E-ALE talk proposals

We have 2 upcoming LF Embedded Linux conferences at which we will be running an E-ALE track (though possibly under a different name, it will be the same format as always).

  • ELC (CFP closes Apr 2)
  • ELCE (CFP closes July 1)

We will be using the LF “Call For Papers”, so we ideally need you all to submit 1-3 proposals for both conferences (or whichever conference you plan to attend) so that we have lots to choose from. This allows you to have more control over your own headshots, bios, and such, and allows for us to more directly integrate into the wider conference.

     You can choose how you want to propose topics:

    1. You may propose your own beginner/apprentice level talk which covers one simple topic which you feel will add to the ALE curriculum and work within the ALE format of 30-45 mins of lecture and the remaining time in the 90 min slot spent on hands-on labs.
    2. You can pick from one or more of the topics below. You can choose to update the existing talk and give it again (please allow the original authors first right of refusal to do so, however)

    We are happy for you to propose the same talk at both conferences. Our attendees typically are new every year so repeating a talk isn’t an issue.

    We’re also happy for people to build upon the work of others. All the material is CC-BY-SA4 in order that everyone may do so. Please acknowledge the people who have come before you in giving the talk.

    We will be using a slightly different HW kit using the TechLab instead of the BaconBits board. The TechLab is mostly a superset of the BaconBits functionality so many things will remain the same. Certainly the TechLab acknowledges that it is a follow-on design to the BaconBits.

    Please Note that the first CFP deadline is Apr 2 for ELC!

    You can make CFP submissions for both conferences here.

    Proposed talks and abstracts

    Title Abstract
    Building an SPI Driver

    A tour of the Linux SPI subsystem. Provides a brief overview of the SPI protocol and examples of devices that use it. The Linux SPI driver subsystem will then we explored explaining the various pieces including host controller and device drivers as well as the devicetree bindings and various userspace interfaces.

    Building Real-Time Applications for Linux

    When building real-time applications, it is critical that latency is controlled. On a general purpose operating system such as Linux, there are many things happening “under the hood” that can dramatically affect latencies within applications. However, Linux does provide interfaces to control and monitor the latencies of an application. In this session, John Ogness will cover the various sources of latency, show which APIs a real-time developer can (and should!) use to avoid them, and present mechanisms to verify the controlled latencies of an application.

    Debugging embedded devices using GDB

    Bugs happen. Identifying and fixing them is part of the development process. This tutorial demonstrates one of the key tools in the embedded Linux developer’s toolbox: the GNU Debugger, GDB.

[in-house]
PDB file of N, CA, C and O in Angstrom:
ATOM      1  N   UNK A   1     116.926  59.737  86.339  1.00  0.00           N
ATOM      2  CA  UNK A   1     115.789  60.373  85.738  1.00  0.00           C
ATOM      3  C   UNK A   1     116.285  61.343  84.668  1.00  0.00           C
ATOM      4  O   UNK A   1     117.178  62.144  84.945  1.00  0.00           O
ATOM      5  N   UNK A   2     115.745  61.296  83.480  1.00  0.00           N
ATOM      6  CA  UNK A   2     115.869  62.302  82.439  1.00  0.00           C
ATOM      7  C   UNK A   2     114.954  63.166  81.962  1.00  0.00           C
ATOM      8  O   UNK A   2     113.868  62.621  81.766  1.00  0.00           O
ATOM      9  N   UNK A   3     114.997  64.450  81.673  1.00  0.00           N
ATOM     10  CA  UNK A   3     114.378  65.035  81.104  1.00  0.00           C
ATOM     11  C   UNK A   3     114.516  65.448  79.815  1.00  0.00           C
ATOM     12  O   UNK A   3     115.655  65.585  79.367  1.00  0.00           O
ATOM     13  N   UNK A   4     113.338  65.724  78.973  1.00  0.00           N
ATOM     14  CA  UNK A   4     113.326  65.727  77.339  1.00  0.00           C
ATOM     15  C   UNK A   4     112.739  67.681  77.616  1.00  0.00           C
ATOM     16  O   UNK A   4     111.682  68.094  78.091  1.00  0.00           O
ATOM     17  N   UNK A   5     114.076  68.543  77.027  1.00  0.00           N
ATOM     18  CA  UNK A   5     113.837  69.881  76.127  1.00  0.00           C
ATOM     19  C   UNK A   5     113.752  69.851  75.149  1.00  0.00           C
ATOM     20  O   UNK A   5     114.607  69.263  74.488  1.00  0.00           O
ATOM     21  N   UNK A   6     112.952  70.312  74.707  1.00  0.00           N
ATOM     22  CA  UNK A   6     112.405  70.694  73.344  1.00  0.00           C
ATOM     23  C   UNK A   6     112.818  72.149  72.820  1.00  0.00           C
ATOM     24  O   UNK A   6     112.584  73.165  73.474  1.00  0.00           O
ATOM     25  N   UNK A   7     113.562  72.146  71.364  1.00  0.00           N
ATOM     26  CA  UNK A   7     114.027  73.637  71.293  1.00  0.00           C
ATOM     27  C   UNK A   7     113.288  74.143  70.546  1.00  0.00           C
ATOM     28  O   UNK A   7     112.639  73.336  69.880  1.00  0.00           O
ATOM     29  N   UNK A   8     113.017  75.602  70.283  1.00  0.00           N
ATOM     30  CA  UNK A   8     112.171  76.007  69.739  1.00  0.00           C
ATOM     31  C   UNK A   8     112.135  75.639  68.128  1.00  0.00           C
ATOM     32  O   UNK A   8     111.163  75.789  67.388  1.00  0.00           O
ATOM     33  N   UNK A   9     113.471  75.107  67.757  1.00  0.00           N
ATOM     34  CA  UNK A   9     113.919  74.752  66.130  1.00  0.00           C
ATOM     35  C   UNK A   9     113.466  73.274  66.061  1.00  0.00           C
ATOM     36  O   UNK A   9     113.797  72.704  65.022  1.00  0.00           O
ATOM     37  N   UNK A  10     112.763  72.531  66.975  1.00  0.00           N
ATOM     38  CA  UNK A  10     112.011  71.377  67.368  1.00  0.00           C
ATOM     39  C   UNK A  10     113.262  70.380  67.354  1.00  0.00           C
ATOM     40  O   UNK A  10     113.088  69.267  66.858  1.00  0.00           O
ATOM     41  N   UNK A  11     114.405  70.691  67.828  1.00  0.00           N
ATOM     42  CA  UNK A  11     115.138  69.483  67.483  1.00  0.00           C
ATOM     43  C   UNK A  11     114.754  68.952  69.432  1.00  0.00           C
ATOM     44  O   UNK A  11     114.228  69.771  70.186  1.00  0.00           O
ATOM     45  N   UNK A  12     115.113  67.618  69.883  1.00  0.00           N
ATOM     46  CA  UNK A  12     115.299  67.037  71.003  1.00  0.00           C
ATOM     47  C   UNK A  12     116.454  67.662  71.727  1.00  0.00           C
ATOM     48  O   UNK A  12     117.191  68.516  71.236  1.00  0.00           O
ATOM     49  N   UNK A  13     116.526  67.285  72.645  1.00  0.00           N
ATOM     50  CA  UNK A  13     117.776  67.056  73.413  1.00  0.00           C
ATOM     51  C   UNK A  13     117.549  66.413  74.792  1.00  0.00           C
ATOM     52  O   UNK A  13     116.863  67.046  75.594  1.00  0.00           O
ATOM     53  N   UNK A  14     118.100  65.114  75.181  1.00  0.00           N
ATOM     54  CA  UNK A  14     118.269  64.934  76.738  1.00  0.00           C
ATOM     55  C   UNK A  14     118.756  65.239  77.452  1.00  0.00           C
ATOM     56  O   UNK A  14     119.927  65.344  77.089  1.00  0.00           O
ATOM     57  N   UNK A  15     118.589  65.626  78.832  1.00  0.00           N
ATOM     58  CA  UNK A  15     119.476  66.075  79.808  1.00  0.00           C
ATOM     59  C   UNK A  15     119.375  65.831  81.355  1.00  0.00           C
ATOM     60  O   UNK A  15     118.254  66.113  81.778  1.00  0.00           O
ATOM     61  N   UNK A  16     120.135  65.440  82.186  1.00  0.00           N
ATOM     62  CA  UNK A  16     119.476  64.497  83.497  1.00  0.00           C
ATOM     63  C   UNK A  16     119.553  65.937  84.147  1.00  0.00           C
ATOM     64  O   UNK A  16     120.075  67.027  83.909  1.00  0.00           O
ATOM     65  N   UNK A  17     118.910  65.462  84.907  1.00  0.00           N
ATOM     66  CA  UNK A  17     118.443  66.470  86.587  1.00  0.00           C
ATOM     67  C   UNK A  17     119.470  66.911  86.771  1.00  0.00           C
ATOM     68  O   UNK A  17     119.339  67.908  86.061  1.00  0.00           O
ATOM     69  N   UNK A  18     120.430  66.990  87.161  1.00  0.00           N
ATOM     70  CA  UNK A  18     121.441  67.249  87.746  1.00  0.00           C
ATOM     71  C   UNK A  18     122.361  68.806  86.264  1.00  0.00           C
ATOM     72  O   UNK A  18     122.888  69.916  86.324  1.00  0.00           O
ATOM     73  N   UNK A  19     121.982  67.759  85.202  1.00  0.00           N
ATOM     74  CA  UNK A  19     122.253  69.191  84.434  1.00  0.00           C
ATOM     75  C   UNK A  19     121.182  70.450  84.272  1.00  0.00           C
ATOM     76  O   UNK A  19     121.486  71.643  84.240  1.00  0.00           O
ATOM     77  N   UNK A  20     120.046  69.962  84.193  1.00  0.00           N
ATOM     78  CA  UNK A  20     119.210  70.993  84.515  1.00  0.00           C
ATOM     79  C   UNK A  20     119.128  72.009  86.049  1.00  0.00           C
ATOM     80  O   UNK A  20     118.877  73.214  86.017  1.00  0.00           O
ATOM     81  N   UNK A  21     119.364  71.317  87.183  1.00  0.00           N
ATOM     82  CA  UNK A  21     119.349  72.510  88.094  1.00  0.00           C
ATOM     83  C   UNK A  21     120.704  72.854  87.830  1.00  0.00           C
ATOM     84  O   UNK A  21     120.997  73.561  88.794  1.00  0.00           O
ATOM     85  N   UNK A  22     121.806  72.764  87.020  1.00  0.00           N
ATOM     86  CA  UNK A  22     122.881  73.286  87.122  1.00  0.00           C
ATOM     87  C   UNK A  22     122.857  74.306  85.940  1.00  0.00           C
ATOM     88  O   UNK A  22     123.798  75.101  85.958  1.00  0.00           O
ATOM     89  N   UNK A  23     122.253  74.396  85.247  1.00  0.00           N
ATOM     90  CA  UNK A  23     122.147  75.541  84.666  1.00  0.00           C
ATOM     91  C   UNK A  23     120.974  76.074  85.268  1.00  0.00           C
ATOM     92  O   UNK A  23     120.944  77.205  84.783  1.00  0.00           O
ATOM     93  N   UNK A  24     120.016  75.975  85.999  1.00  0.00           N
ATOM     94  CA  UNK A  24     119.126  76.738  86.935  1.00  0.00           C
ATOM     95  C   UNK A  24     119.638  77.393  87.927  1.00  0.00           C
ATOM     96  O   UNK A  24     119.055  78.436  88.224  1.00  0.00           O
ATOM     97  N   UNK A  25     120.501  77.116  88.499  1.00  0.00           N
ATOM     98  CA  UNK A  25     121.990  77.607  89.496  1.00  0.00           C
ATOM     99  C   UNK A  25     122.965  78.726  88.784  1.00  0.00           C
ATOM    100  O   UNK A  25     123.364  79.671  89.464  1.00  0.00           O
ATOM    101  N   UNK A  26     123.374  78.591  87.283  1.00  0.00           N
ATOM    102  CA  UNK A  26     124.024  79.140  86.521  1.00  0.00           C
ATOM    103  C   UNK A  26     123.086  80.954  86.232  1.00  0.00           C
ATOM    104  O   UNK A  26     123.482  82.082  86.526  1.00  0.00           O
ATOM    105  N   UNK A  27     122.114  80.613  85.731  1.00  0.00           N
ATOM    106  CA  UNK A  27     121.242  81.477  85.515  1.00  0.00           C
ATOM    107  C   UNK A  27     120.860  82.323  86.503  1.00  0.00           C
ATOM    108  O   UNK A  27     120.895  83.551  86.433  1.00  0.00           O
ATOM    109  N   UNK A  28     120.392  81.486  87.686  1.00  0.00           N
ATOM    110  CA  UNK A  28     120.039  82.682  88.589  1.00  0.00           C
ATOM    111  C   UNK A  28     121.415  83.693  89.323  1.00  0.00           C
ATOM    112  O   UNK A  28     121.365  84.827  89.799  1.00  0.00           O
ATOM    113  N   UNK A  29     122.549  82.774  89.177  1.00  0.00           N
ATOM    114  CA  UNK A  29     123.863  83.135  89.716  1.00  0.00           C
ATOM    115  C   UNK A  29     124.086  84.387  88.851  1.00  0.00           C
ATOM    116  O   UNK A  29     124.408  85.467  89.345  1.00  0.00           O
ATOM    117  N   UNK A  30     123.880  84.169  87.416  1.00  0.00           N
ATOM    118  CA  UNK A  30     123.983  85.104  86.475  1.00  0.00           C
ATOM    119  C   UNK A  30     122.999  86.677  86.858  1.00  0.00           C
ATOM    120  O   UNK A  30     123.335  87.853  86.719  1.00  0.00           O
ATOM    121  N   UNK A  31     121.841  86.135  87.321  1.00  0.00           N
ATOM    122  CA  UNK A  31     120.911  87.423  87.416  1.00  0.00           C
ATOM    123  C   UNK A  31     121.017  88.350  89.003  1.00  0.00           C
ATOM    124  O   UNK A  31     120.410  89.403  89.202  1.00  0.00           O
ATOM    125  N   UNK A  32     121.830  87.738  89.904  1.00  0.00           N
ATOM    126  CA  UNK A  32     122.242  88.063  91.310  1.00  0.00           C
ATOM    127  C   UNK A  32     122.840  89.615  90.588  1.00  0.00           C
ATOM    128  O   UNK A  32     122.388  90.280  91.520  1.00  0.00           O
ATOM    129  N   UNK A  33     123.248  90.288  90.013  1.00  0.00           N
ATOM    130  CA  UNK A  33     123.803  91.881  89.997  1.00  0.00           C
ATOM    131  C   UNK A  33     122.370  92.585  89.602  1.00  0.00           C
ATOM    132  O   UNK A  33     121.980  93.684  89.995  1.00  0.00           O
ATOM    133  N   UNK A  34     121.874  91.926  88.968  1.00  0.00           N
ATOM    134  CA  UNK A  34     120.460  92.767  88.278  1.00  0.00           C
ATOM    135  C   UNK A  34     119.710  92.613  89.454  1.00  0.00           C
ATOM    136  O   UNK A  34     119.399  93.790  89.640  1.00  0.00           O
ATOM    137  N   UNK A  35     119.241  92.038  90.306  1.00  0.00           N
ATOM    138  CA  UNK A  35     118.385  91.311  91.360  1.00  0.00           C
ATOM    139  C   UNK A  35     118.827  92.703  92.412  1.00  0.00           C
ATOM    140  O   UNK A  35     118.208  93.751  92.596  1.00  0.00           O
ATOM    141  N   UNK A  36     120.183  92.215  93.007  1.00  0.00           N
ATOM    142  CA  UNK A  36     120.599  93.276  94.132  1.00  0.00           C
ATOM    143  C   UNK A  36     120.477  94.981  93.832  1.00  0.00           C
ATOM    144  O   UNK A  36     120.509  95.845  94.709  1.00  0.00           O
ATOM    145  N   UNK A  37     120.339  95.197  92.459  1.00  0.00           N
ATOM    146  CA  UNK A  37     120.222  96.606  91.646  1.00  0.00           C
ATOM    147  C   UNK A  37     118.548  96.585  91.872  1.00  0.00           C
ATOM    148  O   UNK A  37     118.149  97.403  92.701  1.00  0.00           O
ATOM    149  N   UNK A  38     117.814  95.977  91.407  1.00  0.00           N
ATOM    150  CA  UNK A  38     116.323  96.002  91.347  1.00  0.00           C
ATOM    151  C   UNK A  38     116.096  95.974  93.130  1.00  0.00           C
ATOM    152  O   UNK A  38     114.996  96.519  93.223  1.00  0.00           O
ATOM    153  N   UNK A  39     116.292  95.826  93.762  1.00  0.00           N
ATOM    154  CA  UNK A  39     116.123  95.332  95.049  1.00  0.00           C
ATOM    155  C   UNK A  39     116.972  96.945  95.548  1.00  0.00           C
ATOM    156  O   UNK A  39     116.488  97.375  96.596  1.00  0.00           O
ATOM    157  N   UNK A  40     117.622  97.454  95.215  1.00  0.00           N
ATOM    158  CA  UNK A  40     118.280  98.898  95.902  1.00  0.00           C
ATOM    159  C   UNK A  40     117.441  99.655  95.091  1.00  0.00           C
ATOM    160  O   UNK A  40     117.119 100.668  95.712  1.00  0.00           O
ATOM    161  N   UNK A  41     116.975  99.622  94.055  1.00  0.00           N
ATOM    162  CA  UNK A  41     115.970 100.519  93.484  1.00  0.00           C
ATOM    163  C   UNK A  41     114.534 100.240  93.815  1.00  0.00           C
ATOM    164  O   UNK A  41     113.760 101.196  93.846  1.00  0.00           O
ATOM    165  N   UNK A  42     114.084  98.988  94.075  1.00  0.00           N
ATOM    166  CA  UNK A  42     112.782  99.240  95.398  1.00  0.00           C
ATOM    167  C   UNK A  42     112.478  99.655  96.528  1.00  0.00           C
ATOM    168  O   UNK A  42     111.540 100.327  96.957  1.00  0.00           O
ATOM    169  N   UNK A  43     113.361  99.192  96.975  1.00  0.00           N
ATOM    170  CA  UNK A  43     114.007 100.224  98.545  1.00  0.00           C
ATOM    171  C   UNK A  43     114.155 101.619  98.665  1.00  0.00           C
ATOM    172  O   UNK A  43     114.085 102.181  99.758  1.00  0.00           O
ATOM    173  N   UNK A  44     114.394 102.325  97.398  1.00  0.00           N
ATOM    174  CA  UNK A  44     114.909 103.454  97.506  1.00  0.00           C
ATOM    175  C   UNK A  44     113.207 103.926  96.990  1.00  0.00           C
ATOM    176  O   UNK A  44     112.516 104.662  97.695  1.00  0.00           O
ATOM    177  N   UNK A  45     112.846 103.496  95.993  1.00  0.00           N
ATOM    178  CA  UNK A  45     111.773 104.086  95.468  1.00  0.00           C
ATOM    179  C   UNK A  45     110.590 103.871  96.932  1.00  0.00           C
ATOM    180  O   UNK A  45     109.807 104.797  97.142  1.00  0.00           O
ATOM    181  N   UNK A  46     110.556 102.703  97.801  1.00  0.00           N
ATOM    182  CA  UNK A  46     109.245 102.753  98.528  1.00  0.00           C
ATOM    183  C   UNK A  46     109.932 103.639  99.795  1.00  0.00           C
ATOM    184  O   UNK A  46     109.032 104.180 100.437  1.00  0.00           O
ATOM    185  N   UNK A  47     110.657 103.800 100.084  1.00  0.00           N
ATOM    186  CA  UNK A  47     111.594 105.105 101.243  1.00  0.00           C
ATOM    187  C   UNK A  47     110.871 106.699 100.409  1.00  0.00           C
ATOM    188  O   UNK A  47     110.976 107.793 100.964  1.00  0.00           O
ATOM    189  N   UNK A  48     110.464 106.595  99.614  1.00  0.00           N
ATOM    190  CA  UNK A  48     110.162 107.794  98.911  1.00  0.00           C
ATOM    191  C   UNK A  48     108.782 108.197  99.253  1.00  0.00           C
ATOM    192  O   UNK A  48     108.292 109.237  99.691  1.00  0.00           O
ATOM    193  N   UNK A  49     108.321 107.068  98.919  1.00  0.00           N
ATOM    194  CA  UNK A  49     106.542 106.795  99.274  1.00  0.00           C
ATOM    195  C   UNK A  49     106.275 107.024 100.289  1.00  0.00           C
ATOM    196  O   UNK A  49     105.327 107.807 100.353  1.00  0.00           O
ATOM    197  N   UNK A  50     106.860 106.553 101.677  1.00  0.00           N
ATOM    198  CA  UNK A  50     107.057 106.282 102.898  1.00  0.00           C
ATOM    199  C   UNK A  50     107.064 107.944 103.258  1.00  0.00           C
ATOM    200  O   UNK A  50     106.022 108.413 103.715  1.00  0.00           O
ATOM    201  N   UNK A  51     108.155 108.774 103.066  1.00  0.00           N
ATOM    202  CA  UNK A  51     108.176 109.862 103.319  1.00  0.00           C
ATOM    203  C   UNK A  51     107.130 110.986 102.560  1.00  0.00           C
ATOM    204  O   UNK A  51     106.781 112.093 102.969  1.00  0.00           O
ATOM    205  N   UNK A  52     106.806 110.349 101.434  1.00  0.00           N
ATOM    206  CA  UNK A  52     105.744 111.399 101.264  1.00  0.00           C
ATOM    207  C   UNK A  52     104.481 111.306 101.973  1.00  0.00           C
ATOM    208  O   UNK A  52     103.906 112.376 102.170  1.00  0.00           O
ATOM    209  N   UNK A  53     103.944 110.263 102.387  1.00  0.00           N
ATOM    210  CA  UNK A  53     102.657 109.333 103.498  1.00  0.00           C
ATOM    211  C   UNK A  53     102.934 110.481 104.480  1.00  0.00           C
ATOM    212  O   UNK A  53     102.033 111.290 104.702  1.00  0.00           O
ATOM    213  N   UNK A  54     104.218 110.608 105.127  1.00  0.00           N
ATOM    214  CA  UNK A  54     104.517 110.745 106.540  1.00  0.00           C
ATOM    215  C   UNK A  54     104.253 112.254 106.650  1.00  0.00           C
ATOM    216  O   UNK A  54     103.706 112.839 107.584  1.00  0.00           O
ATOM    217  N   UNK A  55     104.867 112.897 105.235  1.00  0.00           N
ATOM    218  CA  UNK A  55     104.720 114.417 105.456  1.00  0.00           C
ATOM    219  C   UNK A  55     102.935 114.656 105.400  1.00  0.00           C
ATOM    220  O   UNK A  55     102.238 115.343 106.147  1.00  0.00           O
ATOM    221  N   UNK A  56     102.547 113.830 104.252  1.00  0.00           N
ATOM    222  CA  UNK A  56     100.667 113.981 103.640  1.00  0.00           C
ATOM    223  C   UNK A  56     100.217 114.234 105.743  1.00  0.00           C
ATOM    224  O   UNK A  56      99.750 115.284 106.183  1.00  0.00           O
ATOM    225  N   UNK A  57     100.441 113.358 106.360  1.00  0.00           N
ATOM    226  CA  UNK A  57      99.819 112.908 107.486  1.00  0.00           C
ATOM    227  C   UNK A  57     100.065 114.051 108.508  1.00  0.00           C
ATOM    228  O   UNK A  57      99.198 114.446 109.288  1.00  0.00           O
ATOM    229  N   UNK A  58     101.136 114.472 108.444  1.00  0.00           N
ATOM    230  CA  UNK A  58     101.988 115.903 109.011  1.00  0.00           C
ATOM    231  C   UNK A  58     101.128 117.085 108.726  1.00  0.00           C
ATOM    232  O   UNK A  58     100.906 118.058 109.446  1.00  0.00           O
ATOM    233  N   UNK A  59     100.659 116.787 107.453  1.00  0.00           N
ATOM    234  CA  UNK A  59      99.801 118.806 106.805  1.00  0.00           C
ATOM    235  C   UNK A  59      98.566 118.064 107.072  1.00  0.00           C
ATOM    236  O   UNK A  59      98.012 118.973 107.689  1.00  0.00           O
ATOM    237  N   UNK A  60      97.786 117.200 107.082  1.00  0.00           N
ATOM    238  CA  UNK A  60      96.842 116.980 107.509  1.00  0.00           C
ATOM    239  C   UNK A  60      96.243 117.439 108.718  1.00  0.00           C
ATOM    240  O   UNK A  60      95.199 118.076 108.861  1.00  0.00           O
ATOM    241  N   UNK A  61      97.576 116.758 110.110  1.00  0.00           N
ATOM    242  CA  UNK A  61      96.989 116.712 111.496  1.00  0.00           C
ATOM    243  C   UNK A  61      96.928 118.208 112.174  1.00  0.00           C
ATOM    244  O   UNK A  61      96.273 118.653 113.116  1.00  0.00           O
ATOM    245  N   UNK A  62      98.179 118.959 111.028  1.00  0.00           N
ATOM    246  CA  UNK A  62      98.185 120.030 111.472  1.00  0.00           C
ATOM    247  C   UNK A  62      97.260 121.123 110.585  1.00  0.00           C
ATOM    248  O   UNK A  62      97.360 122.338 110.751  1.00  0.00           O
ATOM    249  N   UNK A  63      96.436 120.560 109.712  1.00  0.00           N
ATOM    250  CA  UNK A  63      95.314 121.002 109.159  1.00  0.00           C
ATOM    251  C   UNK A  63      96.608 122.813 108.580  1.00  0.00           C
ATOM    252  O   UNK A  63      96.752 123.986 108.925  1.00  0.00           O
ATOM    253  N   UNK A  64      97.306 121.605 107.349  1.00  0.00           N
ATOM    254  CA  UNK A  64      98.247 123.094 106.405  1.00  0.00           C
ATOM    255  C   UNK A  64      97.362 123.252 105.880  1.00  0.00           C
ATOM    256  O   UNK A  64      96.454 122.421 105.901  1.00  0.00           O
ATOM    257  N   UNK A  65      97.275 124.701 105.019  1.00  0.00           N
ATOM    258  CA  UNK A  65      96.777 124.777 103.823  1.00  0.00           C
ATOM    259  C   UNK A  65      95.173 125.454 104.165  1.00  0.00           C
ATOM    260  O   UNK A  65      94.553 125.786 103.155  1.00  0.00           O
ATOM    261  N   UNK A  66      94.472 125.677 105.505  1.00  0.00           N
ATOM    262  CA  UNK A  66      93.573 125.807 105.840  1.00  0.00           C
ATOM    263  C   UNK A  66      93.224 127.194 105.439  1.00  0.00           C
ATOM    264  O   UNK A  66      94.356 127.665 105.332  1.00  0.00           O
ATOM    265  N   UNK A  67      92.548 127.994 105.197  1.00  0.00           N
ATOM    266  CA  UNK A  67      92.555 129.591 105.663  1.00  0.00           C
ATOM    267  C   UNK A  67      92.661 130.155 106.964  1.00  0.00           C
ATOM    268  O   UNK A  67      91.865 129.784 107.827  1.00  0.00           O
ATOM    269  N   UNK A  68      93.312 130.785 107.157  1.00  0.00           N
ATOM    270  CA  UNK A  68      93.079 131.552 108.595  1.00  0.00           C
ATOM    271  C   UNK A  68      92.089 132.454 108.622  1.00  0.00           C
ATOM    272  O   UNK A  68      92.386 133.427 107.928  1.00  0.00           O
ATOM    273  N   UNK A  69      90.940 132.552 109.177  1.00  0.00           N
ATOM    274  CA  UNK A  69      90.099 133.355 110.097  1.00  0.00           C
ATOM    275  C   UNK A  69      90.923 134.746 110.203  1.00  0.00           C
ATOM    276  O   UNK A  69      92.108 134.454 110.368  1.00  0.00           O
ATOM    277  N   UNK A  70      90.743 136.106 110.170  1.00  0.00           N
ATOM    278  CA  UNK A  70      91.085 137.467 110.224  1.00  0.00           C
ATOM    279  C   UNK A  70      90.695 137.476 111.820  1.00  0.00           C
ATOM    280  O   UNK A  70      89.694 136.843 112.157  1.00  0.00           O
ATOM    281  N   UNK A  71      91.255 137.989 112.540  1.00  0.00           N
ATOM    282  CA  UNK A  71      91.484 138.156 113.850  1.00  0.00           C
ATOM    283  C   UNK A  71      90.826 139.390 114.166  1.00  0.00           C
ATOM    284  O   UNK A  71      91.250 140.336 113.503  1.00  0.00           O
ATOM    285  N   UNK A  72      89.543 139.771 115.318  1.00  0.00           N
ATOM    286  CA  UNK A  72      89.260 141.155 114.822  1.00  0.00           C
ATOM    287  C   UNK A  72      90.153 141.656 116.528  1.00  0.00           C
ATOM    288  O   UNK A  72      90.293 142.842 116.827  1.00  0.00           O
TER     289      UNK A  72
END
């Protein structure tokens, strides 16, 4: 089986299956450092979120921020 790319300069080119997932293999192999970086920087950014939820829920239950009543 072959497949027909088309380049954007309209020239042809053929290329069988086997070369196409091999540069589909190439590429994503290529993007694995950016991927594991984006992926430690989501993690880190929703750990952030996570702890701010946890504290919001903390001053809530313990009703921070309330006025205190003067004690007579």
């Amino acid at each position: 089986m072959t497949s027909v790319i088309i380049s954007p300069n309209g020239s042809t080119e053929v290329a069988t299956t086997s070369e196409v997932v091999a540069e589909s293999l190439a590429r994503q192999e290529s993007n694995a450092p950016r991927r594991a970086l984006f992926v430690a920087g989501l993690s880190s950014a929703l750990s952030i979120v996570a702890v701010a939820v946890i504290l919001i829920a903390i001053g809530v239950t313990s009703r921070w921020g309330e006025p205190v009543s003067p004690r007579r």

You will begin by using GDB to debug a program running on a target device. You will learn about debug symbols, how to launch a program on the target using the GDB proxy agent, gdbserver, and how to set up communication between GDB and gdbserver. Then, you will be able to perform basic debugging tasks, including setting breakpoints, stepping through code, examining variables and modifying variables. After that, you will learn about GDB command files and how they can help you by automating certain tasks. You will receive a handy GDB cribsheet to help you with all of this. If time allows, we will discuss how to use GDB to analyze core dumps so that you can perform a post-mortem on a crashed program.

    Everything you ever wanted to know about libusb

    The Linux kernel contains a complete subsystem for creating the device end of a USB connection. This means a capable embedded Linux system can look like a thumb drive, HID device, serial device, video device, audio device, or another type of device using a range of built-in drivers. It’s also possible to create custom drivers for moving data to and from custom devices. This presentation and hands-on lab will describe some of the basics of USB and then describe how to create USB devices using the Linux gadget subsystem and communicate with them from a host using libusb.

    GDB Debugging in Both User and Kernel Space

    Most developers know a little about the GDB debugger, but the majority do not understand all of GDB’s capabilities to help shorten the debug process. In this session, I’m hoping to highlight many of the capabilities of GDB that many developers have not used in the past.

    Getting Started with Buildroot

    Need to create simple and optimized Linux systems for your embedded devices? Tired of complicated tools? You should try Buildroot!